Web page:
|Copyright: Natley Prinsloo (Mamagolo2)
|Date Taken: 2011-10-09|
|Exposure: f/4, 1/125 seconds|
|More Photo Info: [view]|
|Photo Version: Original Version|
|Date Submitted: 2011-10-16 1:51|
|[Note Guidelines] Photographer's Note|
|Enjoy and comments are welcome.|
From Wikipedia, the free encyclopedia
The Emu Dromaius novaehollandiae) is the largest bird native to Australia and the only extant member of the genus Dromaius. It is also the second-largest extant bird in the world by height, after its ratite relative, the ostrich. There are three extant subspecies of Emus in Australia. The Emu is common over most of mainland Australia, although it avoids heavily populated areas, dense forest, and arid areas.
The soft-feathered, brown, flightless birds reach up to 2 metres (6.6 ft) in height. They have long thin necks and legs. Emus can travel great distances at a fast, economical trot and, if necessary, can sprint at 50 km/h (31 mph) for some distance at a time. Their long legs allow them to take strides of up to 275 centimetres (9.02 ft). They are opportunistically nomadic and may travel long distances to find food; they feed on a variety of plants and insects, but have been known to go weeks without food. They also ingest stones, glass shards and bits of metal that help squash food in the digestive system. They drink infrequently, often once every day or two, and ingest copious fluids when the opportunity arises. Emus will sit in water and are also able to swim. They are curious and nosy animals who are known to follow and watch other animals and humans. Emus do not sleep continuously at night but in several short stints sitting down.
Emus have a nail on their toes, akin to a knife, which is used in kicking away predators and opponent Emus. Their legs are among the strongest of any animals, allowing them to rip metal wire fences. They are endowed with good eyesight and hearing, which allows them to detect predators in the vicinity. The plumage on an eye varies regionally, matching the surrounding environment and improving its camouflage. The feathers allow the Emu to prevent heat from flowing into the skin, permitting it to be active during the midday heat. They can tolerate a wide range of temperatures and thermoregulate effectively. Males and females are hard to distinguish visually, but can be differentiated by the types of loud sounds they emit by manipulating an inflatable neck sac. Emus breed in May and June and are not monogamous; fighting among females for a mate is common. Females can mate several times and lay several batches of eggs in one season. The animals put on weight before the breeding season, and the male does most of the incubation, losing significant weight during this time as he does not eat. The eggs hatch after around eight weeks, and the young are nurtured by their fathers. They reach full size after around six months, but can remain with their family until the next breeding season half a year later. Emus can live between 10 and 20 years in the wild and are predated by dingos, eagles and hawks. They can jump and kick to avoid dingos, but against eagles and hawks, they can only try to run and swerve.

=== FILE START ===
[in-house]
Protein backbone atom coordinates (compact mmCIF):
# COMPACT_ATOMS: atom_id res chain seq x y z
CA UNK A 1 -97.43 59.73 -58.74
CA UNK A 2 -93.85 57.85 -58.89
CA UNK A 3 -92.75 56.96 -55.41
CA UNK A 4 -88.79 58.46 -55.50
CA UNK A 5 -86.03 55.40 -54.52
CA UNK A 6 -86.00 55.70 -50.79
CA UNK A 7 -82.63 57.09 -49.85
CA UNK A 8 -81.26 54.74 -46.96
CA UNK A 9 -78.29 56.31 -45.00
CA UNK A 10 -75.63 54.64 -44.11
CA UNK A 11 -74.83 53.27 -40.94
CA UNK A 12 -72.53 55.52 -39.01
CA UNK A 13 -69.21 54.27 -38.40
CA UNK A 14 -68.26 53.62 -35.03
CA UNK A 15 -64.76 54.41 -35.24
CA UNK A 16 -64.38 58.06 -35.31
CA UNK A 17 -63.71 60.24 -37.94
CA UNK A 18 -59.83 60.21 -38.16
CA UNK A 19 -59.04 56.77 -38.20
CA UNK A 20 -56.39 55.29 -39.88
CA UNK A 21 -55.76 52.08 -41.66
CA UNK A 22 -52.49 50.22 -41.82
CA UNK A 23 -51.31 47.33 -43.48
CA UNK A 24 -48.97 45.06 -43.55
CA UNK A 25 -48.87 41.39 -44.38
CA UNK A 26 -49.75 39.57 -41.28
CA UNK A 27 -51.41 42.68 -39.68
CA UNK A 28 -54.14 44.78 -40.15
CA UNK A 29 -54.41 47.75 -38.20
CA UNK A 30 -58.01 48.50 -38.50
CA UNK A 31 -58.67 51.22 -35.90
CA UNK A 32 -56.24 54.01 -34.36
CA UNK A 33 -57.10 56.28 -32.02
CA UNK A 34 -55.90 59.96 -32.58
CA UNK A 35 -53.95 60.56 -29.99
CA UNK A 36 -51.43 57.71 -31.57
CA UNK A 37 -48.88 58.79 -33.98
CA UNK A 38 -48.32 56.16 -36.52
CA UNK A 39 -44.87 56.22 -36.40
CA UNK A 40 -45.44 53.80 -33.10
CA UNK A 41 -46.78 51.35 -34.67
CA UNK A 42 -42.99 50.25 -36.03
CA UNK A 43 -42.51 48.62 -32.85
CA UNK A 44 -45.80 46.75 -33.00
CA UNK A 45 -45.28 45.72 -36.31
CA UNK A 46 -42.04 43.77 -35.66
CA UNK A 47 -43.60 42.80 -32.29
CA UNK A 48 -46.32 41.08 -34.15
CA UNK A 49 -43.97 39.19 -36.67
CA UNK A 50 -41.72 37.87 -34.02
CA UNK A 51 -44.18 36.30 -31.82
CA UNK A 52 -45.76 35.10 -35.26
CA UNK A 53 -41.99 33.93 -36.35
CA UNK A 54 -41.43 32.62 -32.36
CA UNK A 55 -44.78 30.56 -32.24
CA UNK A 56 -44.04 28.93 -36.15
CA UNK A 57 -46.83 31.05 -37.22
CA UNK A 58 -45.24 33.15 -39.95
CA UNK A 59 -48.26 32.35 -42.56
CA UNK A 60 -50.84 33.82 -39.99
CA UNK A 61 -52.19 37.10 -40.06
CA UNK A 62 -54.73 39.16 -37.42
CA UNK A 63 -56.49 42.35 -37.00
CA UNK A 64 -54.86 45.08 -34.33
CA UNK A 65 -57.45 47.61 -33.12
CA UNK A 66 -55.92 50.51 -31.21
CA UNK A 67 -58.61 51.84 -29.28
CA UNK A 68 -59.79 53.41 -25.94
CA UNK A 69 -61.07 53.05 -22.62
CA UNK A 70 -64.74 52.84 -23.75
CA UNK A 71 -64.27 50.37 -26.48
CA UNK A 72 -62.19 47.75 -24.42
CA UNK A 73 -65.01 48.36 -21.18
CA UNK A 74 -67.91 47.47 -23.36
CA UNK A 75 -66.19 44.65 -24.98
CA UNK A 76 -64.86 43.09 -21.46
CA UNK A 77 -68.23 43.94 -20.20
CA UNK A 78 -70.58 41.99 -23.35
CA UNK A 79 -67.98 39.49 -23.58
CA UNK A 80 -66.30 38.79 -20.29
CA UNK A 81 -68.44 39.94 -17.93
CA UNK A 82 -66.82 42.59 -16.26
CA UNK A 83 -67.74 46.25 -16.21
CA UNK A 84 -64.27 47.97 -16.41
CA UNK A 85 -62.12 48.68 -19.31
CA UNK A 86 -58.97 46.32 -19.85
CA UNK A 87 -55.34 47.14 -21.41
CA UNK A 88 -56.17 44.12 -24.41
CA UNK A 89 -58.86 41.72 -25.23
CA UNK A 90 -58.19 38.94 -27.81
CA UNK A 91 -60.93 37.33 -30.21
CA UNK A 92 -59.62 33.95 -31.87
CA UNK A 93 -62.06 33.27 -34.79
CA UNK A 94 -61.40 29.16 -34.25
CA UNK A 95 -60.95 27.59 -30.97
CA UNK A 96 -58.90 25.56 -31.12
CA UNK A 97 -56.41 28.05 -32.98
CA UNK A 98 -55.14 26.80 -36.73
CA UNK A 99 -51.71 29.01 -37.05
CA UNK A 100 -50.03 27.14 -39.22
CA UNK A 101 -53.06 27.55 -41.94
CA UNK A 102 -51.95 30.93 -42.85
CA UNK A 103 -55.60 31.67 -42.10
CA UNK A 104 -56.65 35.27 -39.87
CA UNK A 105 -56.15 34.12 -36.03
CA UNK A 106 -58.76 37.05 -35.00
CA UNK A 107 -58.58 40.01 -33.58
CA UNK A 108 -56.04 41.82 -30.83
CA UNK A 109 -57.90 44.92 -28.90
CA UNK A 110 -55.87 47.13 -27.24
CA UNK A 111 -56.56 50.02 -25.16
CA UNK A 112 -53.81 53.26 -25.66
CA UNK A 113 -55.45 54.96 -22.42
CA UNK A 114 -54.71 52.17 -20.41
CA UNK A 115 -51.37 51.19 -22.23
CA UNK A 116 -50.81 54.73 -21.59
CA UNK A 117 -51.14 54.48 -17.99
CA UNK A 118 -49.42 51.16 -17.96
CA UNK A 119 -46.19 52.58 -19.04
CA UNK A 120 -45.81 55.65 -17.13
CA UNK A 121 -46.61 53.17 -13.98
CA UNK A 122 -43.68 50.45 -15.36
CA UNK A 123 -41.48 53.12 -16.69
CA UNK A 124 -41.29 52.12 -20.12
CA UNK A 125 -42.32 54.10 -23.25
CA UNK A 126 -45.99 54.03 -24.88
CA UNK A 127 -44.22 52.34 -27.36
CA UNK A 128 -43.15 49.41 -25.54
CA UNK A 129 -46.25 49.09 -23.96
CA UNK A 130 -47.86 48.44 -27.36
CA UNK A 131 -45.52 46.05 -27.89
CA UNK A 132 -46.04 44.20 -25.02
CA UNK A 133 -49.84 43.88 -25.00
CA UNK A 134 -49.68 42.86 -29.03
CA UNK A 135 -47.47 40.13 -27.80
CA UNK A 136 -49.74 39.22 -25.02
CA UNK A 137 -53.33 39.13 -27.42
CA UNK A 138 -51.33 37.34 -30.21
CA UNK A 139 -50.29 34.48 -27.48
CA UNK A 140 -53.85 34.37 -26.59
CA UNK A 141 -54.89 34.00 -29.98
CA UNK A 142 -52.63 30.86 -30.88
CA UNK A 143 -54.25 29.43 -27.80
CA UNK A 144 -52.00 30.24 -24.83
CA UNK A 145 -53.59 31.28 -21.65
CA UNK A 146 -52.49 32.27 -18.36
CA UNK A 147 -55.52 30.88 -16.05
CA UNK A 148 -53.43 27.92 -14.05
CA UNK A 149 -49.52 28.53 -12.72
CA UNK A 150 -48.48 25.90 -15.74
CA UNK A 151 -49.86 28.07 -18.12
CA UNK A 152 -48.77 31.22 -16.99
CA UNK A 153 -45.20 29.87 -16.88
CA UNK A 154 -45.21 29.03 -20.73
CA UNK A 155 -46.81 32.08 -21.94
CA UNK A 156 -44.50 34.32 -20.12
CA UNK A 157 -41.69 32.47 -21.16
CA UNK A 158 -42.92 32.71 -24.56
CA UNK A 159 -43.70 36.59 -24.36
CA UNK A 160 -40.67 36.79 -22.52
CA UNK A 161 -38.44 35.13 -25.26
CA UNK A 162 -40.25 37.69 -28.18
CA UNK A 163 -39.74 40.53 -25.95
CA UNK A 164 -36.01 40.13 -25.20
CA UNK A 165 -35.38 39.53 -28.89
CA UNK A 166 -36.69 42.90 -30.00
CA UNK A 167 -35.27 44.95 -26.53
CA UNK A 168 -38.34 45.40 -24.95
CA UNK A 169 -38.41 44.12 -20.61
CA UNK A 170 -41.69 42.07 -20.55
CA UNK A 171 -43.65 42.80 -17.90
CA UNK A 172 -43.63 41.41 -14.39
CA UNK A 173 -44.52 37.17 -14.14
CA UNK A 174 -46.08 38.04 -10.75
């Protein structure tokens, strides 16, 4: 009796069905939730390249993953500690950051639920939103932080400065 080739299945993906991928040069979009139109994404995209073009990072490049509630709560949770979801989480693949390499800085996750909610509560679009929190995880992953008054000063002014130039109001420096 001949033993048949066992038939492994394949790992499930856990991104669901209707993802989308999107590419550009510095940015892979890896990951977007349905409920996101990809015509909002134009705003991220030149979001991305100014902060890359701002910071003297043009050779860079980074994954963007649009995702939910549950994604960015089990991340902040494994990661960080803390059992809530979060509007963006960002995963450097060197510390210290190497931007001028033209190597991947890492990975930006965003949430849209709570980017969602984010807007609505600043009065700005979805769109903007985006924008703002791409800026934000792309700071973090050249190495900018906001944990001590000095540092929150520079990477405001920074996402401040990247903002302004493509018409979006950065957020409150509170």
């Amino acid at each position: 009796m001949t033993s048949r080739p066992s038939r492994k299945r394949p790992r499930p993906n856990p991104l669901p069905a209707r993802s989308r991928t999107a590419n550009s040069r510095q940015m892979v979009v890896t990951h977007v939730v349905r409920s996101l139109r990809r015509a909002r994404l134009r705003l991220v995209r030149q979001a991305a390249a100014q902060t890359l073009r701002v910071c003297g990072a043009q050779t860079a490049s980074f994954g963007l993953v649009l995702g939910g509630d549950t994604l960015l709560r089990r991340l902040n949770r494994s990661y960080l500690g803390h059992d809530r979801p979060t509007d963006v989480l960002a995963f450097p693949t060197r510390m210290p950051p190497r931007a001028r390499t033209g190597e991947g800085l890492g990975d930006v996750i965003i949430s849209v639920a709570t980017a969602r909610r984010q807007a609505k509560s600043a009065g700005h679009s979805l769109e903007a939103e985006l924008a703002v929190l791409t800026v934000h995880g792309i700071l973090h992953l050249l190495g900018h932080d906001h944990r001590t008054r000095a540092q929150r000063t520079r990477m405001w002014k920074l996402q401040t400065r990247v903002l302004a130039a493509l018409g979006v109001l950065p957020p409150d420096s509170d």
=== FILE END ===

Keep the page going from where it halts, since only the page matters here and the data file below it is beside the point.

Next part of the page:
The Tasmanian Emu and King Island emu subspecies that previously inhabited Tasmania and King Island became extinct after the European settlement of Australia in 1788; and the distribution of the mainland subspecies has been influenced by human activities. Once common on the east coast, Emu are now uncommon; by contrast, the development of agriculture and the provision of water for stock in the interior of the continent have increased the range of the Emu in arid regions, and it is neither endangered nor vulnerable. They were a food and fuel source for indigenous Australians and early European settlers. Emus are farmed for their meat, oil, and leather. Emu is a lean meat and while it is often claimed by marketers that the oil has anti-inflammatory and anti-oxidative effects, this has not been scientifically verified in humans. The Emu is an important cultural icon of Australia. It appears on the coat of arms, various coins, features prominently in Indigenous Australian mythology, and hundreds of places are named after the bird.
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